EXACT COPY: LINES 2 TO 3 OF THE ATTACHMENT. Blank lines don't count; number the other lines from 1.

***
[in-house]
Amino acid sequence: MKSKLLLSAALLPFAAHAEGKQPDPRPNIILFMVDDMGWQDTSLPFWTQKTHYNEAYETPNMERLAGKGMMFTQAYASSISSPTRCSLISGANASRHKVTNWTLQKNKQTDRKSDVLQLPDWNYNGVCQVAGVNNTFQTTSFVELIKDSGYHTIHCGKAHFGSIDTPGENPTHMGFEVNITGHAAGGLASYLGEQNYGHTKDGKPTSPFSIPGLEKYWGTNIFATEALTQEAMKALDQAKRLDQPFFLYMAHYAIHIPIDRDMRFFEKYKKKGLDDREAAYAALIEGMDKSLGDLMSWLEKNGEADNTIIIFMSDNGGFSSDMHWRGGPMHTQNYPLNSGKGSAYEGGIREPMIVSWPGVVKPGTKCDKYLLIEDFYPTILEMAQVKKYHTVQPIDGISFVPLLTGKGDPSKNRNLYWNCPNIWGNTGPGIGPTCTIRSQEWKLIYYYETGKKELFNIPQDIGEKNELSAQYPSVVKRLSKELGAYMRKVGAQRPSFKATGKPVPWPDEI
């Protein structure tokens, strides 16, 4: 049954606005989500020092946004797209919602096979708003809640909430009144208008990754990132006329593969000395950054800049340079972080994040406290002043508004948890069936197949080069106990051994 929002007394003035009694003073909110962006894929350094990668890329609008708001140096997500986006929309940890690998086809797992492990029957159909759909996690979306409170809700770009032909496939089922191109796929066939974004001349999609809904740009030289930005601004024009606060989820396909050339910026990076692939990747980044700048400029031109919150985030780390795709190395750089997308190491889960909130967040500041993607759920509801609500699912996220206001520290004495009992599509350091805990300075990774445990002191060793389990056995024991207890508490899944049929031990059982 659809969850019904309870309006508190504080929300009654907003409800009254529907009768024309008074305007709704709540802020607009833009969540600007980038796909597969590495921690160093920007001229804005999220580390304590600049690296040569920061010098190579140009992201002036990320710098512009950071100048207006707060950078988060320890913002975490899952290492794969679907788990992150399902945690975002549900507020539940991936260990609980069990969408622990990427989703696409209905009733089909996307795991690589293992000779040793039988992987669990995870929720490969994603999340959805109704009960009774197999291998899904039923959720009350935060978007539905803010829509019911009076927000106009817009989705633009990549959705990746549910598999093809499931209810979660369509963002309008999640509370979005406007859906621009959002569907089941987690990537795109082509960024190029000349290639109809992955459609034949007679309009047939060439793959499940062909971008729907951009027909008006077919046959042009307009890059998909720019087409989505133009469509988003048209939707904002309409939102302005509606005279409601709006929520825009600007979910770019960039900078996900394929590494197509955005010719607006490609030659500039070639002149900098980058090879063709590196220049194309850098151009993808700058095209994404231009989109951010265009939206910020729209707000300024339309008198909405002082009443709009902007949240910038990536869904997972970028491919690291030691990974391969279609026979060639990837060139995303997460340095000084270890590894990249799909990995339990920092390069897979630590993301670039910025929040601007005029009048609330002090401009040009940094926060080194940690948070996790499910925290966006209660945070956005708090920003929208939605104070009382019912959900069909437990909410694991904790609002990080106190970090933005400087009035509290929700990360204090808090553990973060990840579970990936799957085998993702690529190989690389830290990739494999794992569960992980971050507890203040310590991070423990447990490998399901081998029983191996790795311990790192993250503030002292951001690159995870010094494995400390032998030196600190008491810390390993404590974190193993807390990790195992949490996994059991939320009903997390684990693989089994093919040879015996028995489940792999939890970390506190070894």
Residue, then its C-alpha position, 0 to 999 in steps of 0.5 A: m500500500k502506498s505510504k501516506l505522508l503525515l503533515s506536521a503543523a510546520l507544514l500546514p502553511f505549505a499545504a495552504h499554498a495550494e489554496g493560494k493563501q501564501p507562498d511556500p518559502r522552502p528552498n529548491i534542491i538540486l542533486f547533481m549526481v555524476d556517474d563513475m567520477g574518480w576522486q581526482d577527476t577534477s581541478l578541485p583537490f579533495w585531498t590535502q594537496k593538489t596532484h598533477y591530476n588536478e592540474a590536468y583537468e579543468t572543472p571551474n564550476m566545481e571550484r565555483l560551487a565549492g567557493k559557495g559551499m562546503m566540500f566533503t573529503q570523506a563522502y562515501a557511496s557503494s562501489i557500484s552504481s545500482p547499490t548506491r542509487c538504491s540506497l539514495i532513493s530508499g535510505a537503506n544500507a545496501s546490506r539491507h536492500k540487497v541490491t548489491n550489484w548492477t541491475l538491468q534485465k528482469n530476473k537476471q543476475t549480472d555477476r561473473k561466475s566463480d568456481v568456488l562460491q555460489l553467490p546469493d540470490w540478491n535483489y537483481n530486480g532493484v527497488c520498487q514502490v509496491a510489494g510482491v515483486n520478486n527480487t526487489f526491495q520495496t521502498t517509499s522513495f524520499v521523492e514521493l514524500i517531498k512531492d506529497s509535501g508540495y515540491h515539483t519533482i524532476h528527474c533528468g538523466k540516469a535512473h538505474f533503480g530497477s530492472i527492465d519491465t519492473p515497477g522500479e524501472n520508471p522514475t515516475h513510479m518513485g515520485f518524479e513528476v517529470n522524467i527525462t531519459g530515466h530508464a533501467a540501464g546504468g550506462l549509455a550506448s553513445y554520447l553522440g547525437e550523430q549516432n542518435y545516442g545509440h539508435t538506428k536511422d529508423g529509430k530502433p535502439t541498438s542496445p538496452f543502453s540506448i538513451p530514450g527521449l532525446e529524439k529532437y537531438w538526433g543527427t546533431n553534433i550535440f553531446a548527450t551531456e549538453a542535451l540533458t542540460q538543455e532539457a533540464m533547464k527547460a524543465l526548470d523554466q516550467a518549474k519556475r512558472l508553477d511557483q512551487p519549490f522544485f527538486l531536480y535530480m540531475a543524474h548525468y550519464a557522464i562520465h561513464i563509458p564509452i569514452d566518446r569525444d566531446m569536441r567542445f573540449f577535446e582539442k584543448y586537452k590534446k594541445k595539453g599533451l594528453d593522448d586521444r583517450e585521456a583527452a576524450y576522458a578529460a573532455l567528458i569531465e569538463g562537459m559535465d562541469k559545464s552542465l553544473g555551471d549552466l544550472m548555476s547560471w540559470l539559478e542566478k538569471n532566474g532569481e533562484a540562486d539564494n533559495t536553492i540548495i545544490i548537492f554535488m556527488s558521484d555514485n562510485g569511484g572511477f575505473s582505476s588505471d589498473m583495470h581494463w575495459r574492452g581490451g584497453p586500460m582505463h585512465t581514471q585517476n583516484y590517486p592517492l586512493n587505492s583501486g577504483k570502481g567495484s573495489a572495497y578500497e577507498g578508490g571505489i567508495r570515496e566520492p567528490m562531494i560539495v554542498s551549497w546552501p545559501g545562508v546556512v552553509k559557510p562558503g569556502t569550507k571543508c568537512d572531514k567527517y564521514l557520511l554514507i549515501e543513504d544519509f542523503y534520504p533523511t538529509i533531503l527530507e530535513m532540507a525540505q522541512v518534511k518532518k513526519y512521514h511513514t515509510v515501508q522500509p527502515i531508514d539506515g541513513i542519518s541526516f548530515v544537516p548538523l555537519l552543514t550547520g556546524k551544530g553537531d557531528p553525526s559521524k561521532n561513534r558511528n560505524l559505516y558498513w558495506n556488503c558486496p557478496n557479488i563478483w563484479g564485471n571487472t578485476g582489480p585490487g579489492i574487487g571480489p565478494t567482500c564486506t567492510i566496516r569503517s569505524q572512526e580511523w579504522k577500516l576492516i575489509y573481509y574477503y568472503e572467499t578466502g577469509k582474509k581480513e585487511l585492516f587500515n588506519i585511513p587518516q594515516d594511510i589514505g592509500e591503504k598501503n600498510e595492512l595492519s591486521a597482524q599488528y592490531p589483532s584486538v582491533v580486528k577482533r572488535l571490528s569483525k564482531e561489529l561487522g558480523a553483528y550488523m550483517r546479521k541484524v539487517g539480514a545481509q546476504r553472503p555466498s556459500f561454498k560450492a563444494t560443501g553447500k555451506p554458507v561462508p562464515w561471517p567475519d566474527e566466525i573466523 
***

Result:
Amino acid sequence: MKSKLLLSAALLPFAAHAEGKQPDPRPNIILFMVDDMGWQDTSLPFWTQKTHYNEAYETPNMERLAGKGMMFTQAYASSISSPTRCSLISGANASRHKVTNWTLQKNKQTDRKSDVLQLPDWNYNGVCQVAGVNNTFQTTSFVELIKDSGYHTIHCGKAHFGSIDTPGENPTHMGFEVNITGHAAGGLASYLGEQNYGHTKDGKPTSPFSIPGLEKYWGTNIFATEALTQEAMKALDQAKRLDQPFFLYMAHYAIHIPIDRDMRFFEKYKKKGLDDREAAYAALIEGMDKSLGDLMSWLEKNGEADNTIIIFMSDNGGFSSDMHWRGGPMHTQNYPLNSGKGSAYEGGIREPMIVSWPGVVKPGTKCDKYLLIEDFYPTILEMAQVKKYHTVQPIDGISFVPLLTGKGDPSKNRNLYWNCPNIWGNTGPGIGPTCTIRSQEWKLIYYYETGKKELFNIPQDIGEKNELSAQYPSVVKRLSKELGAYMRKVGAQRPSFKATGKPVPWPDEI
């Protein structure tokens, strides 16, 4: 049954606005989500020092946004797209919602096979708003809640909430009144208008990754990132006329593969000395950054800049340079972080994040406290002043508004948890069936197949080069106990051994 929002007394003035009694003073909110962006894929350094990668890329609008708001140096997500986006929309940890690998086809797992492990029957159909759909996690979306409170809700770009032909496939089922191109796929066939974004001349999609809904740009030289930005601004024009606060989820396909050339910026990076692939990747980044700048400029031109919150985030780390795709190395750089997308190491889960909130967040500041993607759920509801609500699912996220206001520290004495009992599509350091805990300075990774445990002191060793389990056995024991207890508490899944049929031990059982 659809969850019904309870309006508190504080929300009654907003409800009254529907009768024309008074305007709704709540802020607009833009969540600007980038796909597969590495921690160093920007001229804005999220580390304590600049690296040569920061010098190579140009992201002036990320710098512009950071100048207006707060950078988060320890913002975490899952290492794969679907788990992150399902945690975002549900507020539940991936260990609980069990969408622990990427989703696409209905009733089909996307795991690589293992000779040793039988992987669990995870929720490969994603999340959805109704009960009774197999291998899904039923959720009350935060978007539905803010829509019911009076927000106009817009989705633009990549959705990746549910598999093809499931209810979660369509963002309008999640509370979005406007859906621009959002569907089941987690990537795109082509960024190029000349290639109809992955459609034949007679309009047939060439793959499940062909971008729907951009027909008006077919046959042009307009890059998909720019087409989505133009469509988003048209939707904002309409939102302005509606005279409601709006929520825009600007979910770019960039900078996900394929590494197509955005010719607006490609030659500039070639002149900098980058090879063709590196220049194309850098151009993808700058095209994404231009989109951010265009939206910020729209707000300024339309008198909405002082009443709009902007949240910038990536869904997972970028491919690291030691990974391969279609026979060639990837060139995303997460340095000084270890590894990249799909990995339990920092390069897979630590993301670039910025929040601007005029009048609330002090401009040009940094926060080194940690948070996790499910925290966006209660945070956005708090920003929208939605104070009382019912959900069909437990909410694991904790609002990080106190970090933005400087009035509290929700990360204090808090553990973060990840579970990936799957085998993702690529190989690389830290990739494999794992569960992980971050507890203040310590991070423990447990490998399901081998029983191996790795311990790192993250503030002292951001690159995870010094494995400390032998030196600190008491810390390993404590974190193993807390990790195992949490996994059991939320009903997390684990693989089994093919040879015996028995489940792999939890970390506190070894």